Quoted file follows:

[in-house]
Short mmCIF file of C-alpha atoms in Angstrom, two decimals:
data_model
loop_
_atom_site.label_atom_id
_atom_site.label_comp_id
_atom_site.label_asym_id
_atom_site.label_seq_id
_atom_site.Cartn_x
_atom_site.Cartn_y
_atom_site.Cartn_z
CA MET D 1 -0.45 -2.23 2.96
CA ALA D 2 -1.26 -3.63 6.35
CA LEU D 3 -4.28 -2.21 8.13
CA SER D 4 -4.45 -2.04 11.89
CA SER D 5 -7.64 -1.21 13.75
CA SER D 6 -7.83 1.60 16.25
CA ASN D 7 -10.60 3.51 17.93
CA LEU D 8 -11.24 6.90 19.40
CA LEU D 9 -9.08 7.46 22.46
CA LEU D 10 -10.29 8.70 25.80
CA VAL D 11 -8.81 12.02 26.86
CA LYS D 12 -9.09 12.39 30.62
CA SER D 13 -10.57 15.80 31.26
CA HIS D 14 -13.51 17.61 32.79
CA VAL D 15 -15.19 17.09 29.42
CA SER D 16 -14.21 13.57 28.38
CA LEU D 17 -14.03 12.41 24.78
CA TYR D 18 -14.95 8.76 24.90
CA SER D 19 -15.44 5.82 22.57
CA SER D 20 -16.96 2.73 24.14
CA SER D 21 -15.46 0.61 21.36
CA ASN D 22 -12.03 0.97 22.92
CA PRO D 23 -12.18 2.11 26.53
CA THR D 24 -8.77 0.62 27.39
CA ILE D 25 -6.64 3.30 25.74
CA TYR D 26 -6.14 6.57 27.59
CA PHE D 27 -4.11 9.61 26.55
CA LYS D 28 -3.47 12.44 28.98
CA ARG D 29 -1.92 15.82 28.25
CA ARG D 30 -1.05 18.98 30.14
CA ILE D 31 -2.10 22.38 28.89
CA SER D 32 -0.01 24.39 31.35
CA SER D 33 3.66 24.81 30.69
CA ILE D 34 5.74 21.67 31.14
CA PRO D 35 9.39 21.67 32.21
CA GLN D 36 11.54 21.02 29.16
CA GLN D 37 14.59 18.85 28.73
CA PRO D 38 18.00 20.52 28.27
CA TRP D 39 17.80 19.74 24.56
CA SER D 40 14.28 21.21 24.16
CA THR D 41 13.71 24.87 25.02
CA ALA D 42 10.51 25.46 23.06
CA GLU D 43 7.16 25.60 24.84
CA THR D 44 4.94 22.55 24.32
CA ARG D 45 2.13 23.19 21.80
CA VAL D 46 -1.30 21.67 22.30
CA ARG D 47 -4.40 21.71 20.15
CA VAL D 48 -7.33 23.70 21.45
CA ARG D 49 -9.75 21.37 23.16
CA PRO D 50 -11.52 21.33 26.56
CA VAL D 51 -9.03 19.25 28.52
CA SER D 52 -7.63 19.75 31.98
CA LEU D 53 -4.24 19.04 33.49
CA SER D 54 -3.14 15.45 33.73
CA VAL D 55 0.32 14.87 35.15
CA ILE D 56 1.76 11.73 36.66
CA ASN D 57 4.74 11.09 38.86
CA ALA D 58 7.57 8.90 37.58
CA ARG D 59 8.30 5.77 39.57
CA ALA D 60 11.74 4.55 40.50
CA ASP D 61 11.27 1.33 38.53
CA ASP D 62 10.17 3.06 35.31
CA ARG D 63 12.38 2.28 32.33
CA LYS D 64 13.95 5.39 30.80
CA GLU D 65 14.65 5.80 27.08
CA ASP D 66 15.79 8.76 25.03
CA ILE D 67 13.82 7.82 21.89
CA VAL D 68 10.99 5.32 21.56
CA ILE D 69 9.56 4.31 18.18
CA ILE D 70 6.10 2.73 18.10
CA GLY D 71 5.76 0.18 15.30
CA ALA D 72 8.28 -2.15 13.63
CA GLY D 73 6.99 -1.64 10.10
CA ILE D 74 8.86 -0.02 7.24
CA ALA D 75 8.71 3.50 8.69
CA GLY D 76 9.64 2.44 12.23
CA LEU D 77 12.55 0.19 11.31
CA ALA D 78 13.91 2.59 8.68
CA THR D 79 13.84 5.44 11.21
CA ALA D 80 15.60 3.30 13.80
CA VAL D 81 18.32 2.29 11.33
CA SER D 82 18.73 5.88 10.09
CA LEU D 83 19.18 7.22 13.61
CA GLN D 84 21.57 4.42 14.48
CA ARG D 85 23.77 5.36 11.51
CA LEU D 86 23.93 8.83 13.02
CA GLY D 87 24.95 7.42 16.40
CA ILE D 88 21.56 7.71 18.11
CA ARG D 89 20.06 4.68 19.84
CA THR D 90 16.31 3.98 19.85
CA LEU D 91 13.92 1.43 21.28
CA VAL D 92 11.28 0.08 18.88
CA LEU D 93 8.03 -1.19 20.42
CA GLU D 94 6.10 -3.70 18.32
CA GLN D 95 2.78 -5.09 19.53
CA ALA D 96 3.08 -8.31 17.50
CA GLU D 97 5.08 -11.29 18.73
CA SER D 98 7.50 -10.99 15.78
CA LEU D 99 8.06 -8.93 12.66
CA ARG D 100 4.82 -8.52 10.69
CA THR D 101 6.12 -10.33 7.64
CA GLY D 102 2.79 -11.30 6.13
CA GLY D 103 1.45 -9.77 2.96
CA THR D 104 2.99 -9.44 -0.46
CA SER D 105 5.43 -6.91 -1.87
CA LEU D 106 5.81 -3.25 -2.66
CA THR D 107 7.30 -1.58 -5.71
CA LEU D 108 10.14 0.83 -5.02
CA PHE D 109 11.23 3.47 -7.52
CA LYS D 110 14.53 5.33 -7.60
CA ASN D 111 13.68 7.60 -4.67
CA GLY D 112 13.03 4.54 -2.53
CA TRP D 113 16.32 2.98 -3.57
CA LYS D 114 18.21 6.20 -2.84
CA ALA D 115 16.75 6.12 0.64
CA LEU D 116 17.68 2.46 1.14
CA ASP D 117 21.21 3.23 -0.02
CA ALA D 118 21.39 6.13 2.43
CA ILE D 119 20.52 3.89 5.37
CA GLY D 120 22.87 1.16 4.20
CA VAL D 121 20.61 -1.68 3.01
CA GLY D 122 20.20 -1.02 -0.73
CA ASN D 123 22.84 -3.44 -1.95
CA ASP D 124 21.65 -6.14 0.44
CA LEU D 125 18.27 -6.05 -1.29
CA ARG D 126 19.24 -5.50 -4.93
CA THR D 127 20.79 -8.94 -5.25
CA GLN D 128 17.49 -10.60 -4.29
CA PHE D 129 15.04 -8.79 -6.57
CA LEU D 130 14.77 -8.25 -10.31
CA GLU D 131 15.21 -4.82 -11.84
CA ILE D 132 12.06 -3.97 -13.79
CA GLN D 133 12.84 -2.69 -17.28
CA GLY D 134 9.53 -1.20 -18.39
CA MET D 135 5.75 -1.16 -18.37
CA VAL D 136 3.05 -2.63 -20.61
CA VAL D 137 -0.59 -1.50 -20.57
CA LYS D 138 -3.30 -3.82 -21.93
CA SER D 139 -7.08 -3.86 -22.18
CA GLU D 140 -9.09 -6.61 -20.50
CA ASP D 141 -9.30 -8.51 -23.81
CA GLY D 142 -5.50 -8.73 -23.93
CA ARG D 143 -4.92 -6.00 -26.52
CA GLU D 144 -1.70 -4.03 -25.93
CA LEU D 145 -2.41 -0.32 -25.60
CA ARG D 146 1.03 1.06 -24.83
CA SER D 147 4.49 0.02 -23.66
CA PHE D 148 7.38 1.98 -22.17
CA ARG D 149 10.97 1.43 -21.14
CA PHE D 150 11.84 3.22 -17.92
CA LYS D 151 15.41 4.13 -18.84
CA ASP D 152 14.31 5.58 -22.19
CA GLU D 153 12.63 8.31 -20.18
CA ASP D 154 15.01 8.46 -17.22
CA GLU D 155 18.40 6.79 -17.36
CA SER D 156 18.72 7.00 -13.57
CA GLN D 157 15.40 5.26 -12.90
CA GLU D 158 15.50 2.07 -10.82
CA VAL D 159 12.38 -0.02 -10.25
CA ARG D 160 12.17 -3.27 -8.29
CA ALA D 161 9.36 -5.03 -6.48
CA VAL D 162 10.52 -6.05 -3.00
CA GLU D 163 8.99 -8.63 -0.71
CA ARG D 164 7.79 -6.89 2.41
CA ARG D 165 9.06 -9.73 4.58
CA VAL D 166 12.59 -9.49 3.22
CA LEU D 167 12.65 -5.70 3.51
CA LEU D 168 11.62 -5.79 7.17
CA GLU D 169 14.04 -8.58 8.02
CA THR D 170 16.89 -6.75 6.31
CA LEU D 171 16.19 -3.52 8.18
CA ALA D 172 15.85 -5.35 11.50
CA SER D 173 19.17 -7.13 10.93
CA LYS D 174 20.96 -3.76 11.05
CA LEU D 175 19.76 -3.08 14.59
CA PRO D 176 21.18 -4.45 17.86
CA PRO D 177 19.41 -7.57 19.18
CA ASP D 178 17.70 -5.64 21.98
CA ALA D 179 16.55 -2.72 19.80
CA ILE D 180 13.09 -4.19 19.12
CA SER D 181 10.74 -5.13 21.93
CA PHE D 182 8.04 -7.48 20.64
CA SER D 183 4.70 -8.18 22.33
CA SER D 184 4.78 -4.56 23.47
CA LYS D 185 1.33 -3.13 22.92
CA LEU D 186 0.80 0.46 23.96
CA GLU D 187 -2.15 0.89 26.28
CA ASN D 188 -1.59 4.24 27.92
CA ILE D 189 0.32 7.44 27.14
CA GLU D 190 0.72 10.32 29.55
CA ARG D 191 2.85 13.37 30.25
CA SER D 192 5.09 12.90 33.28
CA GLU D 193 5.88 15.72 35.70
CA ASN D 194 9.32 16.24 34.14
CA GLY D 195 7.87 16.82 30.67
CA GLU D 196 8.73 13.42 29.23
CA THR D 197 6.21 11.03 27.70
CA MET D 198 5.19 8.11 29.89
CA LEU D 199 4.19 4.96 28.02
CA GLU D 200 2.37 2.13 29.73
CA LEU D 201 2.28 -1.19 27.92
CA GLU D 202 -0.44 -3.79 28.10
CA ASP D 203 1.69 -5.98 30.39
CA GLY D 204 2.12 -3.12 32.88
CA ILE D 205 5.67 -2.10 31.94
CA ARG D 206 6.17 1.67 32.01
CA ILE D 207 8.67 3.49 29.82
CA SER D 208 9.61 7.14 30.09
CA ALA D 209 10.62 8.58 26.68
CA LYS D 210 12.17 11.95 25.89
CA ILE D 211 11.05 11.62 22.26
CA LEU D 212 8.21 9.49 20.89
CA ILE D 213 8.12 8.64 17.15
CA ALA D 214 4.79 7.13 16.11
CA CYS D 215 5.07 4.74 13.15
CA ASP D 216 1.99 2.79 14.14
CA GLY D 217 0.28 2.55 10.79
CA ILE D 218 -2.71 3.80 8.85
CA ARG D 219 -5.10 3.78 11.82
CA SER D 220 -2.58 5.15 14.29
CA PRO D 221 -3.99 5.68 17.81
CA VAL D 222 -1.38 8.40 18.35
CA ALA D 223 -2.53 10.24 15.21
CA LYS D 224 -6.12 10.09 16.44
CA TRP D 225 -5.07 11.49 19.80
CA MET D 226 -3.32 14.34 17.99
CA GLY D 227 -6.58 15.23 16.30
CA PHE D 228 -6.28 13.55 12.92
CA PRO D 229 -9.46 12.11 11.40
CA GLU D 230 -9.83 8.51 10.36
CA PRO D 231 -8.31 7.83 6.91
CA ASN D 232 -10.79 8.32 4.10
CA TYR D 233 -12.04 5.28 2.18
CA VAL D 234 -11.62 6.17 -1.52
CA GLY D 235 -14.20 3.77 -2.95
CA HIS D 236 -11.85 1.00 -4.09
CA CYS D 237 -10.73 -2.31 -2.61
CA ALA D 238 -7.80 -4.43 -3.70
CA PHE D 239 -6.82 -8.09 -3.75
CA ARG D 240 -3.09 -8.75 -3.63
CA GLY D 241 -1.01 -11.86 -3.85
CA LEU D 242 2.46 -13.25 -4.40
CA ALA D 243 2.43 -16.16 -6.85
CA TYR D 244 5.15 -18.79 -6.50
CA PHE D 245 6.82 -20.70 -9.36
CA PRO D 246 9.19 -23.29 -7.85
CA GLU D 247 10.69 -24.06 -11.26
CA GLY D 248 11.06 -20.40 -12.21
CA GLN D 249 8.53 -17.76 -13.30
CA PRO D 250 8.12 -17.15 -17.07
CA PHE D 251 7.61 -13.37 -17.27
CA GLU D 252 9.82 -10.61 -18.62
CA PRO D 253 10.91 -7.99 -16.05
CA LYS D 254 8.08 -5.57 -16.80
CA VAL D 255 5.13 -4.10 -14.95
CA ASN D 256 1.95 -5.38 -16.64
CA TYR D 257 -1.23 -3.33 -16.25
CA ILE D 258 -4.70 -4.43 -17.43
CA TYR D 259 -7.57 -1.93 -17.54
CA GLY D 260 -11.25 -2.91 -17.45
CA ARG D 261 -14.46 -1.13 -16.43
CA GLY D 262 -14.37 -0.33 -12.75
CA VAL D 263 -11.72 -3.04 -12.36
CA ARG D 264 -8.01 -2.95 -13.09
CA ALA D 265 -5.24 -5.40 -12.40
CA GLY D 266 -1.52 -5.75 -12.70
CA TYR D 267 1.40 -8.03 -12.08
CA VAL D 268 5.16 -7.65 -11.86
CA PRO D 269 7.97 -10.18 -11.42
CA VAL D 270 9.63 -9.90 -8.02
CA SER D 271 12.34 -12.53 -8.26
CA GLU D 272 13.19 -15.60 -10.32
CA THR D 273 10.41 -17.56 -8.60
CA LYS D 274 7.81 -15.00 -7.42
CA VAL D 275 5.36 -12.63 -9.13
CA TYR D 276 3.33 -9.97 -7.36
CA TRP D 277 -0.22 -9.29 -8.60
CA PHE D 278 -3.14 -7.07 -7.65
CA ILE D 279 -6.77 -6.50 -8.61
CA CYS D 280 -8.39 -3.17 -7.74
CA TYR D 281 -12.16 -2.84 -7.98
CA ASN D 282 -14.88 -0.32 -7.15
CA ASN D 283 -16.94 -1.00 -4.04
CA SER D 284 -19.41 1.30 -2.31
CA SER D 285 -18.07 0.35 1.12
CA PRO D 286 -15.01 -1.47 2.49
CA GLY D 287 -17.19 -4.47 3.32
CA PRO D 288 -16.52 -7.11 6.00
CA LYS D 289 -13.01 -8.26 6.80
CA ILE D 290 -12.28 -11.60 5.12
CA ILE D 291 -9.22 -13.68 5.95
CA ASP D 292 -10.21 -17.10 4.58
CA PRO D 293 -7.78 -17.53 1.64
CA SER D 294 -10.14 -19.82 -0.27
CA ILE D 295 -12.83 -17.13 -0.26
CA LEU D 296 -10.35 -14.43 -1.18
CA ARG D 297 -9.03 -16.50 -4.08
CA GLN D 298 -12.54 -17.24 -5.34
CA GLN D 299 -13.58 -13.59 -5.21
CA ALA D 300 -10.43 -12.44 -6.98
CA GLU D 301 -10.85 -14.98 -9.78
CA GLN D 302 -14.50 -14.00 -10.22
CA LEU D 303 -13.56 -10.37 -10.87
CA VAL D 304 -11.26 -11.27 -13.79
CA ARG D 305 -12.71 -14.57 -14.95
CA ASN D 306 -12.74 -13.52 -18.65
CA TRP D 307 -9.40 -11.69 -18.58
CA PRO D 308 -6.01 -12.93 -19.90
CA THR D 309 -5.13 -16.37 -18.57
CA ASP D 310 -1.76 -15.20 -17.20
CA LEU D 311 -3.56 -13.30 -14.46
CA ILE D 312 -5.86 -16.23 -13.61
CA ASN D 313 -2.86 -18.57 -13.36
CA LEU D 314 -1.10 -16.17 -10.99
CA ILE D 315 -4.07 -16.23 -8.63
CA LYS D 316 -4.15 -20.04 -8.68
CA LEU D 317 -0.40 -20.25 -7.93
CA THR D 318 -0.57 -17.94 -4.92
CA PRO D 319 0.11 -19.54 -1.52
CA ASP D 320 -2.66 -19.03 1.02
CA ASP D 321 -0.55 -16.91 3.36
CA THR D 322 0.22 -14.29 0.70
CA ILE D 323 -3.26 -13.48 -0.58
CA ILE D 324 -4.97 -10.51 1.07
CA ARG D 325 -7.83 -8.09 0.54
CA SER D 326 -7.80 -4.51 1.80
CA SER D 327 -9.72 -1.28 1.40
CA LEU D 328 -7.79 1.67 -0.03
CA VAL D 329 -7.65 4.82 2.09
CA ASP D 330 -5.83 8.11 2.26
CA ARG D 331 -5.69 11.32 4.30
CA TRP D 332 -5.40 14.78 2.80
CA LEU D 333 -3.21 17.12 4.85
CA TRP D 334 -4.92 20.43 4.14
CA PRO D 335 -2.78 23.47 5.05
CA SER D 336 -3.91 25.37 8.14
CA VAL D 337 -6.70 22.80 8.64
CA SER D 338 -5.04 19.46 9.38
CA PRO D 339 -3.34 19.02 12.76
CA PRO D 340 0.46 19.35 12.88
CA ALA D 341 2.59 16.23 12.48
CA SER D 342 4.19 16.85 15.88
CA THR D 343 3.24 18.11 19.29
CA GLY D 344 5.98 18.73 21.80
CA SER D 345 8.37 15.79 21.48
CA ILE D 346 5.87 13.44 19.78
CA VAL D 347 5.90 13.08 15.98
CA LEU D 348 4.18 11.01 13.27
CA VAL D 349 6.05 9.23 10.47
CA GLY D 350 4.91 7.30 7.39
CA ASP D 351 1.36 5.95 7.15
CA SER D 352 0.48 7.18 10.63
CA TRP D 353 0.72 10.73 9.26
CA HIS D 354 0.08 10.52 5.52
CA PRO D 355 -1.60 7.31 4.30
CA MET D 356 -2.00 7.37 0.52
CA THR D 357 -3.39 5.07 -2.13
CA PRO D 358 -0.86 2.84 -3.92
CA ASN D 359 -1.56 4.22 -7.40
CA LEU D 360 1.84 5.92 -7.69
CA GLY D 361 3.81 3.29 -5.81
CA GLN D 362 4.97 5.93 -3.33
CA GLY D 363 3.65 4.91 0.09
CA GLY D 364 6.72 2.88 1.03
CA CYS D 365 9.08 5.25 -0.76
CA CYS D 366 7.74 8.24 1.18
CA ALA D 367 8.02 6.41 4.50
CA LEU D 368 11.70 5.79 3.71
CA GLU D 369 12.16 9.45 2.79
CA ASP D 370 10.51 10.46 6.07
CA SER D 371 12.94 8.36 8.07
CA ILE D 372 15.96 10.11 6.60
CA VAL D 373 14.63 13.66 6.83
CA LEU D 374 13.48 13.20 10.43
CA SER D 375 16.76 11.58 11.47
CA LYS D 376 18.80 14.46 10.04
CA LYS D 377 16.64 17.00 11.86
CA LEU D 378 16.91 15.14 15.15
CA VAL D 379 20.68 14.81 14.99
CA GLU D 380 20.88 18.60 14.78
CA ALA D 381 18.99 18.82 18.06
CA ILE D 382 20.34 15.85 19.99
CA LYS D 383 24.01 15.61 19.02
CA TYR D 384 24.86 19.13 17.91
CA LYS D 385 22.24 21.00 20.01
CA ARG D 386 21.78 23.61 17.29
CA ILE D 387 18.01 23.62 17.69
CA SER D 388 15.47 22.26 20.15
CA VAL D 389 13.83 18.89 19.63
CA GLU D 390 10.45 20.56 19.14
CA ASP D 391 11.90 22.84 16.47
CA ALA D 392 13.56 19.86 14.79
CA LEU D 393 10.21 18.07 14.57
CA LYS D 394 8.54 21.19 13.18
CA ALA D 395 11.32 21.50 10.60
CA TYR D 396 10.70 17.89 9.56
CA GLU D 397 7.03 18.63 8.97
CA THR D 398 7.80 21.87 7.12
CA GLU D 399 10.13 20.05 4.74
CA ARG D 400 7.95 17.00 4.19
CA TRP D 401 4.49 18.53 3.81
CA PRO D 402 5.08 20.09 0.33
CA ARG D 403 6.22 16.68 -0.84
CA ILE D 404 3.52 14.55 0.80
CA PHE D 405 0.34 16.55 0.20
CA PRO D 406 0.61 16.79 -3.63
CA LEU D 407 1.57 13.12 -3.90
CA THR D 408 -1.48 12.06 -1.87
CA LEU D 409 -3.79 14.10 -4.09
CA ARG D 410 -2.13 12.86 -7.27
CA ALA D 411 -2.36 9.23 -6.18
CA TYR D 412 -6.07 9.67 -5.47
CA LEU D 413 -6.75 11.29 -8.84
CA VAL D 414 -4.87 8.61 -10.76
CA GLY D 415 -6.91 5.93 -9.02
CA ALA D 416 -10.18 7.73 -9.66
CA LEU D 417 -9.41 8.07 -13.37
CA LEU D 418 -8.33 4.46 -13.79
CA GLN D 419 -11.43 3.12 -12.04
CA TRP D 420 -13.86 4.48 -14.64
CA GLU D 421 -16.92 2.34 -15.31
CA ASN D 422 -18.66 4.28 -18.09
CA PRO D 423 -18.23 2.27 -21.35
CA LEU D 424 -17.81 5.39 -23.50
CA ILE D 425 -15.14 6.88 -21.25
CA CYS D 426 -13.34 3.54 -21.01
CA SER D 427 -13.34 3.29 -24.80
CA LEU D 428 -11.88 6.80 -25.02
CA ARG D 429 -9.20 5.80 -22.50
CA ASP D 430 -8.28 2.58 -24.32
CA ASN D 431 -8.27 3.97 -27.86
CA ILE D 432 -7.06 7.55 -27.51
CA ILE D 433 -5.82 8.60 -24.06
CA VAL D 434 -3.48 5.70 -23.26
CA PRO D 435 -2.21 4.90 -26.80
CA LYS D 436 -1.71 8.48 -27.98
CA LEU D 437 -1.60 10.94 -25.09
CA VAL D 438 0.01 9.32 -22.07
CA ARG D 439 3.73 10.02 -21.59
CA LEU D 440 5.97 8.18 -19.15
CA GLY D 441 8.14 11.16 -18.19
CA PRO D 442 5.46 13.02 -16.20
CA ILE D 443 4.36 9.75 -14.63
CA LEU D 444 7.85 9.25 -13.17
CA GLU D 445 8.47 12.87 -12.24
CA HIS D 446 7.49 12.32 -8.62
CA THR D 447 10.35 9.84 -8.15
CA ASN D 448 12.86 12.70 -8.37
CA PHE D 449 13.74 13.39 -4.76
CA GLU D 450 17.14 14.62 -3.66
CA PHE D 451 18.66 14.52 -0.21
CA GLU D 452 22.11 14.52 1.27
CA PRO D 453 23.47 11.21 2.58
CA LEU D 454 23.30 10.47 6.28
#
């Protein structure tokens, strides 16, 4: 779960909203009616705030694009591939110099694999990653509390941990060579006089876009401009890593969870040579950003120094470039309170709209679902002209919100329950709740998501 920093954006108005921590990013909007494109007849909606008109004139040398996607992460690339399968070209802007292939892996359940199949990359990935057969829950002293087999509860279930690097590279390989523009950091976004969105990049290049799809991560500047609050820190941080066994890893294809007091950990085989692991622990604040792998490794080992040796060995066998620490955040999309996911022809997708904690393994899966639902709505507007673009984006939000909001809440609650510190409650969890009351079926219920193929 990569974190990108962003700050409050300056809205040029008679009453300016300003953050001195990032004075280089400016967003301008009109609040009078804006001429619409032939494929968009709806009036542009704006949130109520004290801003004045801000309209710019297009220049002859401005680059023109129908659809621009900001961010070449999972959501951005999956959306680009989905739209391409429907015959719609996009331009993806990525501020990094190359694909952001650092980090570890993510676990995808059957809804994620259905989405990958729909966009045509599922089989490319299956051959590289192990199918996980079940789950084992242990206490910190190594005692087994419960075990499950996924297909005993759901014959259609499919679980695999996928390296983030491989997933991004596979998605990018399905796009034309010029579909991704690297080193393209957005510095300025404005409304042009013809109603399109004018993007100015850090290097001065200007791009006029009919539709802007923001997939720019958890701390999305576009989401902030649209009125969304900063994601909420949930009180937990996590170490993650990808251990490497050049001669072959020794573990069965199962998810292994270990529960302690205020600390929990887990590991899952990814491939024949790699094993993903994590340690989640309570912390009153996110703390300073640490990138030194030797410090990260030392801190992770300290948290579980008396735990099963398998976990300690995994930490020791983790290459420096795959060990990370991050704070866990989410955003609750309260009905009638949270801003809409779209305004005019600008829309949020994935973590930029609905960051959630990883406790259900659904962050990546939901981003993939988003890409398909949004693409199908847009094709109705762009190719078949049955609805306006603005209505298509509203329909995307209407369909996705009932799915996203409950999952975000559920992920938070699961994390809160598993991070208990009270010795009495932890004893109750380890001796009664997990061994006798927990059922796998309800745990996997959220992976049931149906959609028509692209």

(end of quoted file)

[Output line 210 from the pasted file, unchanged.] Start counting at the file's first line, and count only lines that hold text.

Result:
CA LEU D 199 4.19 4.96 28.02